One of the always popular Indian subjects, but novel in that the scene is laid in the colony of Massachusetts, shortly after the landing of the Pilgrims, instead of the Western plains in ... See full summary »

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One of the always popular Indian subjects, but novel in that the scene is laid in the colony of Massachusetts, shortly after the landing of the Pilgrims, instead of the Western plains in the modern day. Onawanda was a member of a small tribe, who regarded as their own the territory north and east of Boston and who resented the intrusion of the white settlers. His own attitude is changed when one bitter night he staggers to the door of the Rev. John Elkins and implores food and shelter. These are given unquestioningly by the man of God, and the grateful Onawanda attaches himself to the household, where he makes deerskin garments for the little ones and keeps the family supplied with game. The neighbors protest at the presence of an Indian in the little village, believing him to be no better than a spy, but the minister has faith in his protégé, and his only reply to their excited charges is to take the Indian by the hand and declare his disbelief of the stories. Some little time later ... Written by Moving Picture World synopsis

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Short | Drama

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28 September 1909 (USA)  »

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Onawanda  »

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1.33 : 1
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Released as a split reel along with The Romance of an Umbrella (1909). See more »

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One of the best of the Indian stories
7 January 2015 | by (Chicago) – See all my reviews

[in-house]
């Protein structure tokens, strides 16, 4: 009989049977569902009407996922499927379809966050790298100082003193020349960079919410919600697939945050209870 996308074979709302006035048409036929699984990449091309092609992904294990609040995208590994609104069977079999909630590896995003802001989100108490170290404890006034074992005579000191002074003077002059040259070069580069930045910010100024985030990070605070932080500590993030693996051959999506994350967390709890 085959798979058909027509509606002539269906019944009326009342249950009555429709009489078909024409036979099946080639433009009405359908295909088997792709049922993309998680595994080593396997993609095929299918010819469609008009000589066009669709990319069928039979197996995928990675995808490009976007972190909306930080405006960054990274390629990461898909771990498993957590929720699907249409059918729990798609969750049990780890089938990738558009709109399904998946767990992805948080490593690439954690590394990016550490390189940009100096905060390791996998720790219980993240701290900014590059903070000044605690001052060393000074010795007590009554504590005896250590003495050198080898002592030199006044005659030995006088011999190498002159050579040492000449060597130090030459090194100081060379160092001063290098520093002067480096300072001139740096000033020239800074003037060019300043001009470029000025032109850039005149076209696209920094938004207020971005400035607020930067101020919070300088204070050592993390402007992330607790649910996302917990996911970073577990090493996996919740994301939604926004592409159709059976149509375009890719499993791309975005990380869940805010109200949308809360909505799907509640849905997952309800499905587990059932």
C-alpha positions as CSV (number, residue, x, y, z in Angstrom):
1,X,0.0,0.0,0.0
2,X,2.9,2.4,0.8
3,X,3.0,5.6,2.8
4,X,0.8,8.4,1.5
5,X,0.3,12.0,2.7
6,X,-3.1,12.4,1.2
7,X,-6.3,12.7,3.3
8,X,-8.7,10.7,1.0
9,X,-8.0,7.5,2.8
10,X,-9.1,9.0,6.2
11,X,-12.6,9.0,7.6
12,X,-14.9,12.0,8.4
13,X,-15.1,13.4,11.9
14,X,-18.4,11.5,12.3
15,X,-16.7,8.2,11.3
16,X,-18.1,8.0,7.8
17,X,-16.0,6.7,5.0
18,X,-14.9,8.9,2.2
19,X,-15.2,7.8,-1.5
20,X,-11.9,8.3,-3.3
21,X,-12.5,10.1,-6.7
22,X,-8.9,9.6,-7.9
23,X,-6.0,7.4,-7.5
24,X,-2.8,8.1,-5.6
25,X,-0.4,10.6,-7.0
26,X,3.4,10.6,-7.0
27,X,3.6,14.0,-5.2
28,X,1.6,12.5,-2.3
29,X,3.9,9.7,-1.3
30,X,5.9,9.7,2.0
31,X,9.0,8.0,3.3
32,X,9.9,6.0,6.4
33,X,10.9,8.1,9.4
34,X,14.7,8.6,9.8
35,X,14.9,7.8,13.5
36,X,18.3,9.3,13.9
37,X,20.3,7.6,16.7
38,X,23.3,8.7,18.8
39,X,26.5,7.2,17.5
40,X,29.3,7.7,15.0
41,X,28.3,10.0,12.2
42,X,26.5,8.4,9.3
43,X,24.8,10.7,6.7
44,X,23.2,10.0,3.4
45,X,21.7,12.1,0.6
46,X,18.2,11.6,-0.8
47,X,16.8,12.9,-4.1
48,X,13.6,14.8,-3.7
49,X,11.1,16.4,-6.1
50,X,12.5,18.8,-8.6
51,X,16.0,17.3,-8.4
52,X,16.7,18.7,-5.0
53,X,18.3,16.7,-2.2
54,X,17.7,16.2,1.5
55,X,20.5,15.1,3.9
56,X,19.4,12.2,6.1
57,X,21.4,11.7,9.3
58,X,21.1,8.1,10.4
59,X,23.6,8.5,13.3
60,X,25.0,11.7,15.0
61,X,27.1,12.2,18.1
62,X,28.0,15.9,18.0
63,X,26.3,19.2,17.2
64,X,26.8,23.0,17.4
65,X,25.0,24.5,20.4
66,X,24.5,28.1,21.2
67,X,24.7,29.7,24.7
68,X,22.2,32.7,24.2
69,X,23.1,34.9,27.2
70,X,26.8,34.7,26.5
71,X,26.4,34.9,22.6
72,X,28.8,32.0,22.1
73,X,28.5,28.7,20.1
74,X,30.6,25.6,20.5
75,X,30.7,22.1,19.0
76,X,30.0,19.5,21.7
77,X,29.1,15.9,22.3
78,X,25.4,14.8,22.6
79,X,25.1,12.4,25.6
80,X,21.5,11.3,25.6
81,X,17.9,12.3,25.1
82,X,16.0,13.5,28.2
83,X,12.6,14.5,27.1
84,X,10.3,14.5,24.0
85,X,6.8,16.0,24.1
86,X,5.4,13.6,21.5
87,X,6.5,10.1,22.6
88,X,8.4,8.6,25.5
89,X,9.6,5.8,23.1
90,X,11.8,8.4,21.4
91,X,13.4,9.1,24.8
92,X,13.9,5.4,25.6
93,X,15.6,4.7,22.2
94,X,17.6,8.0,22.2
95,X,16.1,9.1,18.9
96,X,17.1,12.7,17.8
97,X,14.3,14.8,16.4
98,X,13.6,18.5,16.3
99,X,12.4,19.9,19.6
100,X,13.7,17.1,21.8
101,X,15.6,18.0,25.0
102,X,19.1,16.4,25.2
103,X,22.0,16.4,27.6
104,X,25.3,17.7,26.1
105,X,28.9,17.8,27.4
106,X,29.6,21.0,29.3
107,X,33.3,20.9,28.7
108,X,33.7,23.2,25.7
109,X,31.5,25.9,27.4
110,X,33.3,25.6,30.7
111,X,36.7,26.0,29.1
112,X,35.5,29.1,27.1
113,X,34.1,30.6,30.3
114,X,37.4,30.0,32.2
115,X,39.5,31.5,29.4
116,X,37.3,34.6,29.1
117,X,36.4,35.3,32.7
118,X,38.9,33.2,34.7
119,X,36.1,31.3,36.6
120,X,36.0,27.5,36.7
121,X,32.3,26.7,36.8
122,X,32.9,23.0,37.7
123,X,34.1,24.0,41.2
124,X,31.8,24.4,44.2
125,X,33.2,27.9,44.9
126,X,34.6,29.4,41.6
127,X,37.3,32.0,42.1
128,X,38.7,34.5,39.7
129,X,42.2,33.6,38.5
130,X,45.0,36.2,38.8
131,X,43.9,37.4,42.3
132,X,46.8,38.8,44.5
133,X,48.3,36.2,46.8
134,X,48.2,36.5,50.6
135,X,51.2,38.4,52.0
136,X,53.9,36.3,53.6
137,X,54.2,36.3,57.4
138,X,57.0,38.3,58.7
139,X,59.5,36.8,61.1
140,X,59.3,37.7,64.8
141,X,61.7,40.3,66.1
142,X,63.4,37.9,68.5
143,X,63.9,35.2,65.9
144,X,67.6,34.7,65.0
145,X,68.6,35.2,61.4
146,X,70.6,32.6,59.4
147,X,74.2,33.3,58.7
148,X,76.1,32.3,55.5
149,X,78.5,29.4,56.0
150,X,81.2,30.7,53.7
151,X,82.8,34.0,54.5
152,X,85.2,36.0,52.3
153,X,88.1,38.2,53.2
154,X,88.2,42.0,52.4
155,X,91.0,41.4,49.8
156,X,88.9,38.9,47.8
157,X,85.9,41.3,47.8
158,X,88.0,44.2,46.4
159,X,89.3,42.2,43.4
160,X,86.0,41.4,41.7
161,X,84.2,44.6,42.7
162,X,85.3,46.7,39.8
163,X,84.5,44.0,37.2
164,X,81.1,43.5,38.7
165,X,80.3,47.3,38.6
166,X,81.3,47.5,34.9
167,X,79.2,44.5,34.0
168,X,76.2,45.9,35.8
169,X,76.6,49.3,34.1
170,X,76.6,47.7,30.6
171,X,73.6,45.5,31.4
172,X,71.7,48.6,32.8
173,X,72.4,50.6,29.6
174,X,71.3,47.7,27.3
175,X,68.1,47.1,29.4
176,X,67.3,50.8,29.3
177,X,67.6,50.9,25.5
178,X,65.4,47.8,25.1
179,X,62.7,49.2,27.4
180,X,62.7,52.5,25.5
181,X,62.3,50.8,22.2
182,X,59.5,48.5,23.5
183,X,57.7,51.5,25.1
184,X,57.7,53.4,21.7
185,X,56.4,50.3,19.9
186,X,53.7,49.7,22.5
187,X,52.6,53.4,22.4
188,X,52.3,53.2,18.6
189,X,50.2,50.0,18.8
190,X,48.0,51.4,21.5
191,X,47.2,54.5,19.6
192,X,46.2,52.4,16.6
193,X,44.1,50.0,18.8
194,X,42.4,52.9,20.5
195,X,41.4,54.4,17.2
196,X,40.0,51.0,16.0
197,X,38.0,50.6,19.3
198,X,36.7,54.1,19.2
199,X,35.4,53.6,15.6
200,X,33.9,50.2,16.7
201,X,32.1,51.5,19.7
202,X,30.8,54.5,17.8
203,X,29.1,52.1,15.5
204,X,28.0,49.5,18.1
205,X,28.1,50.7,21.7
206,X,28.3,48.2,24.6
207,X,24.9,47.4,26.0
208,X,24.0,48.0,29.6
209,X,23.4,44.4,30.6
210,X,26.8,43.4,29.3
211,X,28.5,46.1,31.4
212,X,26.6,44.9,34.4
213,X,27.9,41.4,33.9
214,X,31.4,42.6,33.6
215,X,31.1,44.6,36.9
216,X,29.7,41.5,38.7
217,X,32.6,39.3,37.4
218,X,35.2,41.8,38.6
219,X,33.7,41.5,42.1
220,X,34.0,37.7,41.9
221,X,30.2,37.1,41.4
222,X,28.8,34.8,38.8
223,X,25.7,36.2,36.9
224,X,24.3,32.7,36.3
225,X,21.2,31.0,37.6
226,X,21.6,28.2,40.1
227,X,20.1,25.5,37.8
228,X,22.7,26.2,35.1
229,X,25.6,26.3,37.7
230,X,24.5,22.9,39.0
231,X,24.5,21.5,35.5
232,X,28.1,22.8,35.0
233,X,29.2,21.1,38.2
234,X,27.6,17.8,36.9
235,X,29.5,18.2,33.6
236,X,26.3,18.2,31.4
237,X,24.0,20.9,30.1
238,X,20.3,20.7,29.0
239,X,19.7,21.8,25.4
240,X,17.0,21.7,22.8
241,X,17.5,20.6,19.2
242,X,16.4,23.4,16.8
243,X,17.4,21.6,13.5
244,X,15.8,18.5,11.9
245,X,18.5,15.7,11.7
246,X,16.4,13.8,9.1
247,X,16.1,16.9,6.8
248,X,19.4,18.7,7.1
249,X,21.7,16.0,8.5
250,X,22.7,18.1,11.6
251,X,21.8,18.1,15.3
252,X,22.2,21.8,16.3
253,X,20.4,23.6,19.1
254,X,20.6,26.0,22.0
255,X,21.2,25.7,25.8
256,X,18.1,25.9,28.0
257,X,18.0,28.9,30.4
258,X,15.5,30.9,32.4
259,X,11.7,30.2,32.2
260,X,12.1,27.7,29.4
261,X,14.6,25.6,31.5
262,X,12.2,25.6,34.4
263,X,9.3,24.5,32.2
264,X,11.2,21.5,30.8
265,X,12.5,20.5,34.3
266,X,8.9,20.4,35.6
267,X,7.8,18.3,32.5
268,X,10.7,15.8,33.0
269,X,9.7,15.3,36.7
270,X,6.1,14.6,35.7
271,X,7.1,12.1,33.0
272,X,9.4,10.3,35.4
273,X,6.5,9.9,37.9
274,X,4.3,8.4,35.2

A Vitagraph Indian story, the scene of which is laid in the region around Boston just after the time of the Pilgrims. It is a story of a friendly Indian, who, to prove that he is faithful to a friend, loses his own life in the rescue of his benefactor's children. It is perhaps a little out of the ordinary run of Indian tales in that it is more of a subtle character sketch than it is descriptive and is sufficiently interesting to hold the attention of the audience from the start to the close. It is, all things considered, one of the best of the Indian stories for this reason. The more or less spectacular rescue of the children and the development of the plot to create a feeling on the part of the preacher against the friendly Indian are all important features in the development of the story and add to its effectiveness. The staging appears to be quite satisfactory, while the action is in harmony with the subject and adds materially to the piece as a whole. The Indian is there, but he has been changed by kindness and is ready to give his life, even in the service of those who have befriended him. Technically the film is good. The photography is clear and the picture runs smooth, both important features in the enjoyment of a good drama.

  • The Moving Picture World, October 9, 1909



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